As correlation metric, we used Pearson’s to measure the correlation between the rank error RE and the uncertainty estimates defined by the bootstrap resampled CIs for each importance estimate in the top of pixels by log-odds across unseen images from the MNIST test set. We limited the evaluation to all pixels with a greater than 0. If our uncertainty estimates are well calibrated, we would expect to see a high correlation between the uncertainty estimates and the magnitude of rank errors RE, since that would indicate that the uncertainty estimates accurately quantify how certain the feature importance estimates

are on previously unseen sample images. For the comparison of the resulting distributions of correlation scores, we applied the Fisher z-transform to the correlation scores in order to correct for the skew in the distribution of the sample correlation

Silver and Dunlap (1987). Figure 9

depicts visualisations of the calculated ground-truth log odds, the rank errors of the explanation model’s importance estimates, and the uncertainty for each importance estimate for three test set images. We used the same hyperparameters as in the previous experiment to train the ensembled CXPlain (MLP) models (Appendix A).

5 Results and Discussion

Predictive Performance.

We found that, on the MNIST benchmark, CXPlain (U-net) was competitive with the best competing state-of-the-art feature importance estimation method, DeepSHAP. We also found that CXPlain (U-net) produced significantly (, MWW) more accurate feature importance estimates than CXPlain (MLP) - indicating that model architectures specifically tailored for the image domain are more effective than MLPs in neural explanation models (Figure 2). On the ImageNet benchmark, CXPlain significantly (, MWW) outperformed the best competing feature importance estimation method, LIME (Figure 3). We also found that the model-specific attribution methods Simple Gradient and Integrated Gradients performed relatively poorly across both benchmarks, and were consistently outperformed by the model-agnostic attribution methods, CXPlain, and DeepSHAP. Qualitatively, we found that the estimates of feature importance provided by CXPlain were more focused on the subjectively more important semantic regions of the sample images from both MNIST and ImageNet (Figures 4 and 5; more in Appendix D). Other methods, in contrast, produced more superfluous attributions. This behavior is exhibited in Figure 5 where SHAP and LIME both attribute significant importance to the wall behind the gorilla, whereas CXPlain focused nearly all its attention on the gorilla itself, with the exception of the window frame receiving some importance outside the top 30% of importances of that sample image. We believe this could be due to the fact that the causal objective strongly penalises attributions outside regions of interest - leading to qualitatively more focused estimates of importance.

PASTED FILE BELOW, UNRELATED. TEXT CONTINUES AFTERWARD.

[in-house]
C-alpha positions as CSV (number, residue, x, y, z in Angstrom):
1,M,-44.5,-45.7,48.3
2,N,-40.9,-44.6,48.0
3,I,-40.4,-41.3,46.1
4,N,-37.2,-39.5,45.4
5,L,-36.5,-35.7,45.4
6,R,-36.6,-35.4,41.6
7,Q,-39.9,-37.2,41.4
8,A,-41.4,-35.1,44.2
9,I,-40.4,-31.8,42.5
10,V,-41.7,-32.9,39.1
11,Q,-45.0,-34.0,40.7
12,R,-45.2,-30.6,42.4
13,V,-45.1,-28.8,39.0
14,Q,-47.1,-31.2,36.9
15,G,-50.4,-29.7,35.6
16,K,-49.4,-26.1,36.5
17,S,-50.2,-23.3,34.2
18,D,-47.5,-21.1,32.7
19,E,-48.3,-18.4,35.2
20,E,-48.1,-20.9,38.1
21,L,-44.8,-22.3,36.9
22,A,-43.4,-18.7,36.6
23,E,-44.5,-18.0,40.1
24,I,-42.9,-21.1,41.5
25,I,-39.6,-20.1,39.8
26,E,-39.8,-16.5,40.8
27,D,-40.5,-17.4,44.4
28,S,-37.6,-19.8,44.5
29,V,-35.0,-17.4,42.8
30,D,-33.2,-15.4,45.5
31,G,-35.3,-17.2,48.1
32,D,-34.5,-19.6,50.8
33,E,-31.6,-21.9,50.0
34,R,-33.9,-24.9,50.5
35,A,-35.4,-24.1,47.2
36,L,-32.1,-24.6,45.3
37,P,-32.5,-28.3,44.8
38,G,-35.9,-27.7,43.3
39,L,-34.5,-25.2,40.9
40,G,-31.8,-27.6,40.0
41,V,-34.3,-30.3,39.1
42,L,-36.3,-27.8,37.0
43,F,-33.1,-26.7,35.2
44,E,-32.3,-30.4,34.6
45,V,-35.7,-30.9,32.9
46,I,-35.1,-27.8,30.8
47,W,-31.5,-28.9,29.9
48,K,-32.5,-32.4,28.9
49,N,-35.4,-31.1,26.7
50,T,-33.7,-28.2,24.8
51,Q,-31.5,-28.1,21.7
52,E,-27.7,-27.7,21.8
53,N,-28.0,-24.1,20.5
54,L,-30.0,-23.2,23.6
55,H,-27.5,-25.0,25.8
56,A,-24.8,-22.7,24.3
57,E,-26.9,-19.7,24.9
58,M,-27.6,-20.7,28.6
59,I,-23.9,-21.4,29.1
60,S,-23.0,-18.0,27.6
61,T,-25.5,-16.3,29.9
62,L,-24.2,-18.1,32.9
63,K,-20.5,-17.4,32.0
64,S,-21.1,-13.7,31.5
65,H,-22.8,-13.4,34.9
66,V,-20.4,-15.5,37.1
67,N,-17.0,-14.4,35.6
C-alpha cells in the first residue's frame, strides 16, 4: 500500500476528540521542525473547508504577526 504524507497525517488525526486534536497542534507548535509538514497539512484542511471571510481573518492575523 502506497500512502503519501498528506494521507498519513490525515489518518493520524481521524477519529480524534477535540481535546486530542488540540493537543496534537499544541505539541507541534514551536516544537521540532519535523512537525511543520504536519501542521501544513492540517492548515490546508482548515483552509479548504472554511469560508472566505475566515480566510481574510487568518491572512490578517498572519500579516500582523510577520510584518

Figure 6: A comparison of the compute time (in log seconds) needed to produce feature importance estimates using several state-of-the-art feature importance estimation methods on the same hardware for the same sample test images from the MNIST benchmark (lower is better). *** = significantly different (, MWW) Figure 7: A comparison of the compute time (in log seconds) needed to produce feature importance estimates using state-of-the-art feature importance estimation methods on the same hardware for the same sample test images from the ImageNet benchmark (lower is better). *** = significantly different (, MWW)
Computational Performance.

In terms of computational performance, we found that CXPlain computed feature importance estimates significantly faster than the state-of-the-art model-agnostic attribution methods, LIME and SHAP, on both the MNIST and ImageNet benchmarks (Figures 6 and 7). Gradient-based attribution methods and CXPlain performed similarly. On ImageNet, the gap between LIME and SHAP and the faster methods was considerably larger than on MNIST, since the large numbers of model evaluations for LIME and SHAP were slower on higher-dimensional images.

Quality of Uncertainty Estimates.

We found that, quantitatively, even relatively small CXPlain ensembles with just bootstrap resampled models produce uncertainty estimates that are significantly (, MWW, compared to Random) correlated with its ability to accurately estimate feature importances on previously unseen test images (Figure 8). We also found that increasing the size of the bootstrap ensemble further significantly ( for to

, MWW) increases this correlation, and, thus, the quality of the provided uncertainty estimates. Qualitatively, there was a high visual similarity between the uncertainty estimates

provided by the CXPlain ensembles for each input feature and the magnitude of rank errors RE committed by its importance estimates (Figure 9). The large differences in importance estimation accuracy between state-of-the-art feature importance estimation methods shown in the MNIST and ImageNet benchmarks indicate that many of the importance estimates they provide are not truthful to the predictive model to be explained, and that measures of uncertainty are necessary to fully understand the expected reliability of feature importance estimates.